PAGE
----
Dear Editor, What a load of old cobblers this is. “City can have it’s Boris” screams the front page of last week’s Post (November 17). Put like that it all seems exciting and straightforward. And yet a few moment’s rational thought will reveal that the proposition is riddled with inconsistencies, contradictions and pitfalls.
Let’s just consider who, or what Boris is. Well, he’s mayor of the London conurbation. He is supported by a handful of highly paid, but unelected officials.
Then comes the London Assembly. The powers of the Assembly members are strictly limited; Boris is not accountable to them; they can have only a “ watching brief”. And then we have the London Boroughs, all 32 of them. They are themselves proper local authorities, each with an elected council, council officials and statutory powers over their own affairs, and the services that they provide, such as education. The office of the mayor therefore focuses on “London wide” services, such as public transport, strategic issues (like airport policy) and the police.
Coming home we have the County of West Midlands. The City of Birmingham is merely one – albeit very much the largest – of seven metropolitan borough councils which have similar powers to those of the London boroughs. There is, therefore, a case to be argued for the election of a mayor for the County of West Midlands. He, or she, would then assume responsibility for the conurbation-wide services, particularly public transport. Finding one individual who will satisfy the disparate political perspectives of Birmingham, the Black Country, Coventry and Solihull will be virtually impossible. In fact it makes much more sense to recreate the West Midlands County Council to address the desperate need to improve our public transport, and other county wide issues.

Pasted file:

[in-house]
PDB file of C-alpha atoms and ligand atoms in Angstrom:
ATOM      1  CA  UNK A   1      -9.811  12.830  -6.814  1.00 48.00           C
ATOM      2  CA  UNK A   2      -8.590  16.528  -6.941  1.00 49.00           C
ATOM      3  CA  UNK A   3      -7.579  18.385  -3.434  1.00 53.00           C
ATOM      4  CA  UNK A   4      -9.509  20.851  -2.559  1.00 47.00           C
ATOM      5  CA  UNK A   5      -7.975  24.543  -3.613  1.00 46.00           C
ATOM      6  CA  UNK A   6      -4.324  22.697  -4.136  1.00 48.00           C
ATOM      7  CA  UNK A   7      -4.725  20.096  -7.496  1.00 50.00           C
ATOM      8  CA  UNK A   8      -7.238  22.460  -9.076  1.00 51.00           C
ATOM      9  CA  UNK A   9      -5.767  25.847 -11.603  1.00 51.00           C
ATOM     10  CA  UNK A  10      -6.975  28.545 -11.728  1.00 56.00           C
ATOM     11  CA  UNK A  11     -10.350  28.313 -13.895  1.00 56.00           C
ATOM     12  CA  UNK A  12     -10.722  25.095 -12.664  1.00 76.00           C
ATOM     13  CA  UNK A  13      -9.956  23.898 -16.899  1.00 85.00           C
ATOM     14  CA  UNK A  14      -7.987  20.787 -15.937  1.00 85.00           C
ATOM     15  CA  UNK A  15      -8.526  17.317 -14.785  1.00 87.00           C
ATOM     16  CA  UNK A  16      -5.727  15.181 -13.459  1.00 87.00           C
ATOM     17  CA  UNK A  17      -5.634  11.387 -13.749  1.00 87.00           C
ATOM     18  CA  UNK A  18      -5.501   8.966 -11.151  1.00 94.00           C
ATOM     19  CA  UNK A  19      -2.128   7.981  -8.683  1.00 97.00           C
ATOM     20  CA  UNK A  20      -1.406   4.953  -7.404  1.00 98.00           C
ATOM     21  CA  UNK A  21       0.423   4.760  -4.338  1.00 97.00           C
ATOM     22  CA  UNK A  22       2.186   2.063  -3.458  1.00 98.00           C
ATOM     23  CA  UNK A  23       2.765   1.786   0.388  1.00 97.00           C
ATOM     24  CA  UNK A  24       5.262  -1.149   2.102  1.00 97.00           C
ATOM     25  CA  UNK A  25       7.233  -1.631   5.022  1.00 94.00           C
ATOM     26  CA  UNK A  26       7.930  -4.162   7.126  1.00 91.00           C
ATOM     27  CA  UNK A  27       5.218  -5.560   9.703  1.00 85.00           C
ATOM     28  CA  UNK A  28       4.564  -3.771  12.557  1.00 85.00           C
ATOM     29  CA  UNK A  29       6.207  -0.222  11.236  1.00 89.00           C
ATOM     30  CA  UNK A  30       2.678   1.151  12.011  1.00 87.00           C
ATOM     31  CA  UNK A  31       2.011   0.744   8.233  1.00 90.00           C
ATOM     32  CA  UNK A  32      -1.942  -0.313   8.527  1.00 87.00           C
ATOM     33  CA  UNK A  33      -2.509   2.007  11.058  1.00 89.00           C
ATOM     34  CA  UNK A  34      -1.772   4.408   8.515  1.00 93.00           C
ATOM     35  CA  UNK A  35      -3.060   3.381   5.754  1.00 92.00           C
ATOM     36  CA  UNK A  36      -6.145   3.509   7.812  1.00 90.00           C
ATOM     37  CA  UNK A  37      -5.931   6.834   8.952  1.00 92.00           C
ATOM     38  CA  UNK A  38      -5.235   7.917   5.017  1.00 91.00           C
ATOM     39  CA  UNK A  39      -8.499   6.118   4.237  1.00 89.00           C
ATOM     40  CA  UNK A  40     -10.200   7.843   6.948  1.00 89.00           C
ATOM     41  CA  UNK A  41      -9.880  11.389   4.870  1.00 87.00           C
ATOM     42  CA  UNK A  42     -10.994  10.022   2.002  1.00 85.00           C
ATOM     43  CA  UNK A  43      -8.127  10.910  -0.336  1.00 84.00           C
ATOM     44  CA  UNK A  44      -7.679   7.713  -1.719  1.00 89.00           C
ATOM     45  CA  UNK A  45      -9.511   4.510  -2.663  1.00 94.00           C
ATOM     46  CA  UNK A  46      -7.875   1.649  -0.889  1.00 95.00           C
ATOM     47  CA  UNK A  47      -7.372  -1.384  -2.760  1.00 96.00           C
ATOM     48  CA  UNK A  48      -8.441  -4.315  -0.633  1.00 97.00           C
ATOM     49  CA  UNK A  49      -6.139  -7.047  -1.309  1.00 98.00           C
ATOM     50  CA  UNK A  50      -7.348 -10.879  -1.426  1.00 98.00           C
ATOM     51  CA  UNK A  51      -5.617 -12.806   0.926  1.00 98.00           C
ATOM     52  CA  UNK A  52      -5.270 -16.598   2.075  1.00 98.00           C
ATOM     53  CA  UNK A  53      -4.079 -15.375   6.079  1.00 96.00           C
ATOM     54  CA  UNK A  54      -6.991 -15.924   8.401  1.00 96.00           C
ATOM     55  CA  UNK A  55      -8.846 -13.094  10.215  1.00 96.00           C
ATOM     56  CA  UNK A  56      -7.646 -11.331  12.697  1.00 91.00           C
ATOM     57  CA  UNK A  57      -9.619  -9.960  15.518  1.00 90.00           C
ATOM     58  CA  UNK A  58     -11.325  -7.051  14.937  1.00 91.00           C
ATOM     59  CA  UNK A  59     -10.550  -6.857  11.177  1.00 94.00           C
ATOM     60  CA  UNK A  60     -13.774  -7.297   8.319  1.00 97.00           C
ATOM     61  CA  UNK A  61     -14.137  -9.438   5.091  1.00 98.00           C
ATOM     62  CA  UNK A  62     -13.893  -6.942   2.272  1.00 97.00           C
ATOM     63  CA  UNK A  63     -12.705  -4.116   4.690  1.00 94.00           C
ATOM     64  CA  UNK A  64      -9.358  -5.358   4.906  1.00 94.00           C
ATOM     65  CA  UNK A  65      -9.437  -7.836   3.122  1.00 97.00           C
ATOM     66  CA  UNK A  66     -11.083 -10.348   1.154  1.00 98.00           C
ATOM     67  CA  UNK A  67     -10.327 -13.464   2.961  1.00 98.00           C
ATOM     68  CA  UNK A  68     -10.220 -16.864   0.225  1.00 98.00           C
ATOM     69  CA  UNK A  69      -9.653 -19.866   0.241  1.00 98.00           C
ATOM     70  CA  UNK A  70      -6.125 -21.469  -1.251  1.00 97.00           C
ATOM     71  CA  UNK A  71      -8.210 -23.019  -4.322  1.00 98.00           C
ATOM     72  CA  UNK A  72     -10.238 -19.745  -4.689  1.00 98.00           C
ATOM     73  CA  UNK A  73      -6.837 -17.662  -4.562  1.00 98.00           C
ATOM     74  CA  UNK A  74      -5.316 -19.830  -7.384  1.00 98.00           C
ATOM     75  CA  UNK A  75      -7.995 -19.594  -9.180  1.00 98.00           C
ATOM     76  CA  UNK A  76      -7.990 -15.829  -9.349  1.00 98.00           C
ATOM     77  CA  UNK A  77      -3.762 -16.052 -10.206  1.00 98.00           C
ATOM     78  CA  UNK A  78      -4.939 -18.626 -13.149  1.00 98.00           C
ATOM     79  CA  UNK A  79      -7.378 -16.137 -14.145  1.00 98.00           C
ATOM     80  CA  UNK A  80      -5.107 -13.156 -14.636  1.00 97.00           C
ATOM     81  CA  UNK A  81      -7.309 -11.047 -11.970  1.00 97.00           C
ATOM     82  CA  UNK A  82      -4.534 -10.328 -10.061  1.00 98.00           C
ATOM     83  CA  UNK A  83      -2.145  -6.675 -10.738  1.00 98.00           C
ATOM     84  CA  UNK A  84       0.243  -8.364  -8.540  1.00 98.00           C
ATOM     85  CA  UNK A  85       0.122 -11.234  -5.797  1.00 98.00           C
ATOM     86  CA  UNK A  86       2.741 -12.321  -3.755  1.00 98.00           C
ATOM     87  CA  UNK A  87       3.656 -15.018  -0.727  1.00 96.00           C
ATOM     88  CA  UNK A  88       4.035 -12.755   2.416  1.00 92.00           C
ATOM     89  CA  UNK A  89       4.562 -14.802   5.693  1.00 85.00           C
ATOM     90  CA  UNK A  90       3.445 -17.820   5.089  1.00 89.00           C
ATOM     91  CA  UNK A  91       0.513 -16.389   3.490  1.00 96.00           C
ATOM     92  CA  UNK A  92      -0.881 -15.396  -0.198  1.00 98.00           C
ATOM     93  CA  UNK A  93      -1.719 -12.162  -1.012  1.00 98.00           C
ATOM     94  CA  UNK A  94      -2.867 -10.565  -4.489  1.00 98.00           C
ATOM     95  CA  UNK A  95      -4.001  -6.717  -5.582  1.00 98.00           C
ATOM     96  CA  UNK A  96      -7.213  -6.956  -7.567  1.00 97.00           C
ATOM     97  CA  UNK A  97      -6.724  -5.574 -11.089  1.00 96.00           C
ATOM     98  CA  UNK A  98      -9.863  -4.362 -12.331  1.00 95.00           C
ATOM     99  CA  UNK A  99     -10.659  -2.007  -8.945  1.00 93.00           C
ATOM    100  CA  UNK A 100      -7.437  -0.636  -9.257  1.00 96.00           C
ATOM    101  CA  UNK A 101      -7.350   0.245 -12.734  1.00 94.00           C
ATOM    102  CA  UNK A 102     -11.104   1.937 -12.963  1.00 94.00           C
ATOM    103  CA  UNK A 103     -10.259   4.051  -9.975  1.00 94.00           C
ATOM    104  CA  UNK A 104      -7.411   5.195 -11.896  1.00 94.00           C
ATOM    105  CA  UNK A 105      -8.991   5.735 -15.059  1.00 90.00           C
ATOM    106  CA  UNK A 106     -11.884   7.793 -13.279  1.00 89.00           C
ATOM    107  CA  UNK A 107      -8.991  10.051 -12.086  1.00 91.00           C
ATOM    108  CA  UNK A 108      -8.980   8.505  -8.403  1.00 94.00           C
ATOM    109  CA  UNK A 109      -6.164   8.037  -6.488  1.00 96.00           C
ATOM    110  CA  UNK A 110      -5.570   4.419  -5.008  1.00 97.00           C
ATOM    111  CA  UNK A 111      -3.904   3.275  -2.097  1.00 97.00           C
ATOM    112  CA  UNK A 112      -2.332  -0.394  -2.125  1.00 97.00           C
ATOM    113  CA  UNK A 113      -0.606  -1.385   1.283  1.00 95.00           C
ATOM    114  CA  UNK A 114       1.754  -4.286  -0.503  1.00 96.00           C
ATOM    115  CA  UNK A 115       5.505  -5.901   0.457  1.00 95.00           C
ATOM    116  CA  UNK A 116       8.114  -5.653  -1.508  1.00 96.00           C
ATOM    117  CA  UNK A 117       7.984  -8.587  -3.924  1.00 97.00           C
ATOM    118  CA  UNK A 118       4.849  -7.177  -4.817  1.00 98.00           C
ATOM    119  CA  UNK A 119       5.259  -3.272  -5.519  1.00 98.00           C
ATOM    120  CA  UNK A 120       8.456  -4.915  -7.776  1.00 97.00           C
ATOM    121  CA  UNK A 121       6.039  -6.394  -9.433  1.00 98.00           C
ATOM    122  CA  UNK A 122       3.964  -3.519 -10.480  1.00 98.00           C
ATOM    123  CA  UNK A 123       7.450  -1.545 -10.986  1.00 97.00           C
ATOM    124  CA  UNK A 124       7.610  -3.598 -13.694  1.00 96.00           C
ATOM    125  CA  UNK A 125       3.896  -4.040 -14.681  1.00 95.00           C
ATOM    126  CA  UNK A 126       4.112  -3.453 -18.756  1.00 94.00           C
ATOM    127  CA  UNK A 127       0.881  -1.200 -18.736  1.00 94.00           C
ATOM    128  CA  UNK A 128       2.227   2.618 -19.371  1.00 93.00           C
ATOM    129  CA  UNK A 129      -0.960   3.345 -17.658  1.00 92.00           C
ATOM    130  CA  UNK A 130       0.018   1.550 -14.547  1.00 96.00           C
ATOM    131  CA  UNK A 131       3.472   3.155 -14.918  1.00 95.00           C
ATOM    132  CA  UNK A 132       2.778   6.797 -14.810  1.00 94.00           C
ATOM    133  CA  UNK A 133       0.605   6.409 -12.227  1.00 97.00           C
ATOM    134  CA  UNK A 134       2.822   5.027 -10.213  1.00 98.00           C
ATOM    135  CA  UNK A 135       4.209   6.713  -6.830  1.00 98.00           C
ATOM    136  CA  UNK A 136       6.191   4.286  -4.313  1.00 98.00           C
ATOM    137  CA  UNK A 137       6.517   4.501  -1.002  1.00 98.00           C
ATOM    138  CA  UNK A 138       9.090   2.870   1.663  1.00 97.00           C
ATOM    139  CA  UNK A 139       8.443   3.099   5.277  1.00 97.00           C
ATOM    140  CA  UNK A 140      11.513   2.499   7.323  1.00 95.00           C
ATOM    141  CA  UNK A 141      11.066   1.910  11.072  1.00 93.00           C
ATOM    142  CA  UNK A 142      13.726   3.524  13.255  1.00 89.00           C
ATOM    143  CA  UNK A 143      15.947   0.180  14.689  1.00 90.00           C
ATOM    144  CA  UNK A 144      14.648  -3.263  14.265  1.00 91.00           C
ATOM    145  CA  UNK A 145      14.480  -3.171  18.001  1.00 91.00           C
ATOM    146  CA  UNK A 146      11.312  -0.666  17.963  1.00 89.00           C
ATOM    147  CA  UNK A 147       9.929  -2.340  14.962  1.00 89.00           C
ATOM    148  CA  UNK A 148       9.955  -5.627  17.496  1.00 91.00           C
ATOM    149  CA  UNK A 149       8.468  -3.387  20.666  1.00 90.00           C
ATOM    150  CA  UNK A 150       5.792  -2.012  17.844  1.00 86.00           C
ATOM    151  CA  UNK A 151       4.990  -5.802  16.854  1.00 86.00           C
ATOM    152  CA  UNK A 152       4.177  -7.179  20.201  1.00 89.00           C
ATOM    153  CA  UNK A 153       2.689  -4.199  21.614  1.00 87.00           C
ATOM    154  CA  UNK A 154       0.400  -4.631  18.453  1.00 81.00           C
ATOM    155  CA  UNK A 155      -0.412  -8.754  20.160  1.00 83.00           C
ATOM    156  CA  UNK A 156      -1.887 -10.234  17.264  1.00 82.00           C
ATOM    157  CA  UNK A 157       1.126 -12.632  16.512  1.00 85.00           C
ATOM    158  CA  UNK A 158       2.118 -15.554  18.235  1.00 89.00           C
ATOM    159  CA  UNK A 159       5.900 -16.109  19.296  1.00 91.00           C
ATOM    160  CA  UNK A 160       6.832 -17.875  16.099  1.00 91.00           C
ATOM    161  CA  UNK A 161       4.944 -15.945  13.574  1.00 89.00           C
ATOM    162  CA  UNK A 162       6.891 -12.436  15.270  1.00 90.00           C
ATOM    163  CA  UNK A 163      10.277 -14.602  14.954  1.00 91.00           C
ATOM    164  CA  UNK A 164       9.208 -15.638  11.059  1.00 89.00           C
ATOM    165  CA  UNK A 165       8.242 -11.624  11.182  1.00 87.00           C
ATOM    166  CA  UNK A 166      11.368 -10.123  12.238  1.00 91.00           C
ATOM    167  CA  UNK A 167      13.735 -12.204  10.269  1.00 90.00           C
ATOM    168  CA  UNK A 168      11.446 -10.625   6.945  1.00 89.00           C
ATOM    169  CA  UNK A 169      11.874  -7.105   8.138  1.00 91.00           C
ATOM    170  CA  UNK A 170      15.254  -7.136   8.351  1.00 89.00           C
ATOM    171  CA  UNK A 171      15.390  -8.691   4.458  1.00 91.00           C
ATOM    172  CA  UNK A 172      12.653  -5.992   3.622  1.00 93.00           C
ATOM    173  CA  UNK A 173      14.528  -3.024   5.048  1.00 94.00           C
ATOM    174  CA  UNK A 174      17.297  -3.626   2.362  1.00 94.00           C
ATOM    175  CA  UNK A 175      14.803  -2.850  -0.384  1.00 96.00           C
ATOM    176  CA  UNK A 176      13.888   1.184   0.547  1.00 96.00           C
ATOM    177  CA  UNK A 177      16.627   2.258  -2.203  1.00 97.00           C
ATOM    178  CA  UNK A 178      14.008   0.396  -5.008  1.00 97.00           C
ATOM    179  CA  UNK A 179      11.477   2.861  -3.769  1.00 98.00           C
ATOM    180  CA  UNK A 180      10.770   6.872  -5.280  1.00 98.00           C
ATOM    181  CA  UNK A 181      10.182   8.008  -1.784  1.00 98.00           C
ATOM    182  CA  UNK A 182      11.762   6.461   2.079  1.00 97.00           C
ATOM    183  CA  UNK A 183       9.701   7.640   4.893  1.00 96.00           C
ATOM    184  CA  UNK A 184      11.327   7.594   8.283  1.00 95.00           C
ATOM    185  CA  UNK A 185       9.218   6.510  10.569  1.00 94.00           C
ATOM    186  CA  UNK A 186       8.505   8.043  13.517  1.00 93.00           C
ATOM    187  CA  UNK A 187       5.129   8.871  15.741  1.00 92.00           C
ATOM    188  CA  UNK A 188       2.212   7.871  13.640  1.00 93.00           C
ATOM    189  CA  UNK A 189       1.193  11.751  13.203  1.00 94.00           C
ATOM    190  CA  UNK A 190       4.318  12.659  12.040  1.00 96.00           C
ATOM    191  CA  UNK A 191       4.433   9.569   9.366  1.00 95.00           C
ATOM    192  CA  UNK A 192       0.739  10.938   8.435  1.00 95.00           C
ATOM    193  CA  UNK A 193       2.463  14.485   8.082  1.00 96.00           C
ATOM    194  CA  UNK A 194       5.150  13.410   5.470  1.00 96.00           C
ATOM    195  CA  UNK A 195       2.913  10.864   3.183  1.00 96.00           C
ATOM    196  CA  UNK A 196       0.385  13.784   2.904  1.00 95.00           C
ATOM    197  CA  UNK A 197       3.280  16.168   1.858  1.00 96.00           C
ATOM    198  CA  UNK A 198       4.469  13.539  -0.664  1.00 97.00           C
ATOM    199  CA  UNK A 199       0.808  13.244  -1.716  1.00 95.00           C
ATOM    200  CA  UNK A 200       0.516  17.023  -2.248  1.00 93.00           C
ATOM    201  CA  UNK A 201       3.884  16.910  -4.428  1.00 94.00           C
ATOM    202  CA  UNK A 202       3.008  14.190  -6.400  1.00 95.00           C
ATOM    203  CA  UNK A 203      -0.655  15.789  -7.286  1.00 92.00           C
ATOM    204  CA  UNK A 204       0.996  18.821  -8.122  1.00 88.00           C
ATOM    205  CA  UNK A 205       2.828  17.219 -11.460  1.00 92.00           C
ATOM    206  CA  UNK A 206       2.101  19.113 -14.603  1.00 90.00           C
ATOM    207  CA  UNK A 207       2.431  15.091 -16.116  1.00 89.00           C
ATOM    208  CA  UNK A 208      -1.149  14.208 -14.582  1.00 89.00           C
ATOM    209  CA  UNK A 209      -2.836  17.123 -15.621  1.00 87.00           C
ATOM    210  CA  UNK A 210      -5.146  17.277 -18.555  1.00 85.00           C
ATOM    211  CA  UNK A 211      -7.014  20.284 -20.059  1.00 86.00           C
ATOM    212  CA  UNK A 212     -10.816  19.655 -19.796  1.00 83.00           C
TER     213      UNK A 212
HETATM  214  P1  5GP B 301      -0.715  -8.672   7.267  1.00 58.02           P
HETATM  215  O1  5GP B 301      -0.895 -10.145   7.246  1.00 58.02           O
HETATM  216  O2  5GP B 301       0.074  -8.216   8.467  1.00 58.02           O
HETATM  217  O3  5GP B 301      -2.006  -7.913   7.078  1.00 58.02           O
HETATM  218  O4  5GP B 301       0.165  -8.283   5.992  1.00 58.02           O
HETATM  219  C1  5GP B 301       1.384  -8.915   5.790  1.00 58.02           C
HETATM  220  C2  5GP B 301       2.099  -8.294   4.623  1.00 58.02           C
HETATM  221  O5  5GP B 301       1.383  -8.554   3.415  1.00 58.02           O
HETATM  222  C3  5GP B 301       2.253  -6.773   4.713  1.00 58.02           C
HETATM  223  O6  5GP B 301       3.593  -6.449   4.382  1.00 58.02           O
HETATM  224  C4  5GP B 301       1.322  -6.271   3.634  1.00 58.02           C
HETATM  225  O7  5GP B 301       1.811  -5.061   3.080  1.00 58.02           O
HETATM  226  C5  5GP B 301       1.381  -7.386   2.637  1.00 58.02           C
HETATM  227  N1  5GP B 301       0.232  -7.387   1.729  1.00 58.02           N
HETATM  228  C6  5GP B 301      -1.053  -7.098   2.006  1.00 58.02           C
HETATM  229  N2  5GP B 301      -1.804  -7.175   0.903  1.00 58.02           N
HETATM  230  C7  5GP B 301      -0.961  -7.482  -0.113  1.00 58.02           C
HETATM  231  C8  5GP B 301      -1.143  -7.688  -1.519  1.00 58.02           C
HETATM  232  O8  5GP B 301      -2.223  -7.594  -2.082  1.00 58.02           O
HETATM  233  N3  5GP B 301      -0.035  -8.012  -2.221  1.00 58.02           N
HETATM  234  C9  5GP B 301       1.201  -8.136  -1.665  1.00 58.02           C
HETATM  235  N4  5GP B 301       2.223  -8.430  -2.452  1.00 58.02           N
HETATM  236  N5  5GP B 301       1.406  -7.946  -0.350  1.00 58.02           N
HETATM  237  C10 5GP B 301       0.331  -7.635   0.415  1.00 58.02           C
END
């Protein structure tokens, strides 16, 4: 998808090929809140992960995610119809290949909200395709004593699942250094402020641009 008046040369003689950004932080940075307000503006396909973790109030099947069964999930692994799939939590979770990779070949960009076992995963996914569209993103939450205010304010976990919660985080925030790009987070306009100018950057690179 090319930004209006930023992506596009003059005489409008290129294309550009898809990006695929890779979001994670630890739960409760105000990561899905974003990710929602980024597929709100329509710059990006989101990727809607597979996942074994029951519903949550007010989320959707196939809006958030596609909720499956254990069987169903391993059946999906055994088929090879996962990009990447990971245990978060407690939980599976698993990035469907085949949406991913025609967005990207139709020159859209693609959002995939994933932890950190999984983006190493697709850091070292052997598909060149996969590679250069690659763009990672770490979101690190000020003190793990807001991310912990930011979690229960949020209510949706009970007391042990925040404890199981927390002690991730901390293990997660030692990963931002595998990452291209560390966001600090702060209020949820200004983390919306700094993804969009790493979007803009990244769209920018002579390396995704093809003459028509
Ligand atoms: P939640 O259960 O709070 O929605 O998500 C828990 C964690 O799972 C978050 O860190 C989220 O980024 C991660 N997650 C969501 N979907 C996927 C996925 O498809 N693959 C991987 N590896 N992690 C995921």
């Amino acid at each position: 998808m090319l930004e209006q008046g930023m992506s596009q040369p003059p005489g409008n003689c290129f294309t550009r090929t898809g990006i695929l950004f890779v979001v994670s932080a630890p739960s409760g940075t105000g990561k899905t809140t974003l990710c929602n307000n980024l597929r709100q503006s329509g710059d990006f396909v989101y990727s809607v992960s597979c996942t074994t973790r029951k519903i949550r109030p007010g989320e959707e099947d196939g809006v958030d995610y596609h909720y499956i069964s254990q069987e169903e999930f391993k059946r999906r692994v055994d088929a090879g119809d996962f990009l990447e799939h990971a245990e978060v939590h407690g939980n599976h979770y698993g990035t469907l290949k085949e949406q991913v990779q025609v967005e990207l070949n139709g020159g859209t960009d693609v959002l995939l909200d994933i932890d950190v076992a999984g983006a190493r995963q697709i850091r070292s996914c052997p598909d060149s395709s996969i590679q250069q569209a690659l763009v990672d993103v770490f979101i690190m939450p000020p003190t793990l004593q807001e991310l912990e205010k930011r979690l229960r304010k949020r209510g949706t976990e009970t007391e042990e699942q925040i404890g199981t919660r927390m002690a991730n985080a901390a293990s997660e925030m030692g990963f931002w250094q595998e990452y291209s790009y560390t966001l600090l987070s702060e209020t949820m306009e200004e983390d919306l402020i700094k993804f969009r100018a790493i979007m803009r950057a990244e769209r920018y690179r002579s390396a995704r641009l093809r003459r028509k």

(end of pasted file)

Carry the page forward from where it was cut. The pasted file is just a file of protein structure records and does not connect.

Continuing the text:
Turning now to the City of Birmingham it is obvious that an elected mayor is just going to create chaos and confusion.
Already we have a situation where too much power appears to be concentrated in the hands of one man.
“Whitby’s Folly” as the new library building will inevitably be known, will prove to be an expensive mistake, pushed through against the advice of more reasoned voices. (See the letter from John Dolan – also in last week’s Post.)
An elected mayor will inevitably see more focus on high profile prestigious projects, to the detriment of the real local services advocated by democratically elected local councillors.
An elected mayor? Thank you, but no thank you.
Anthony N Cook,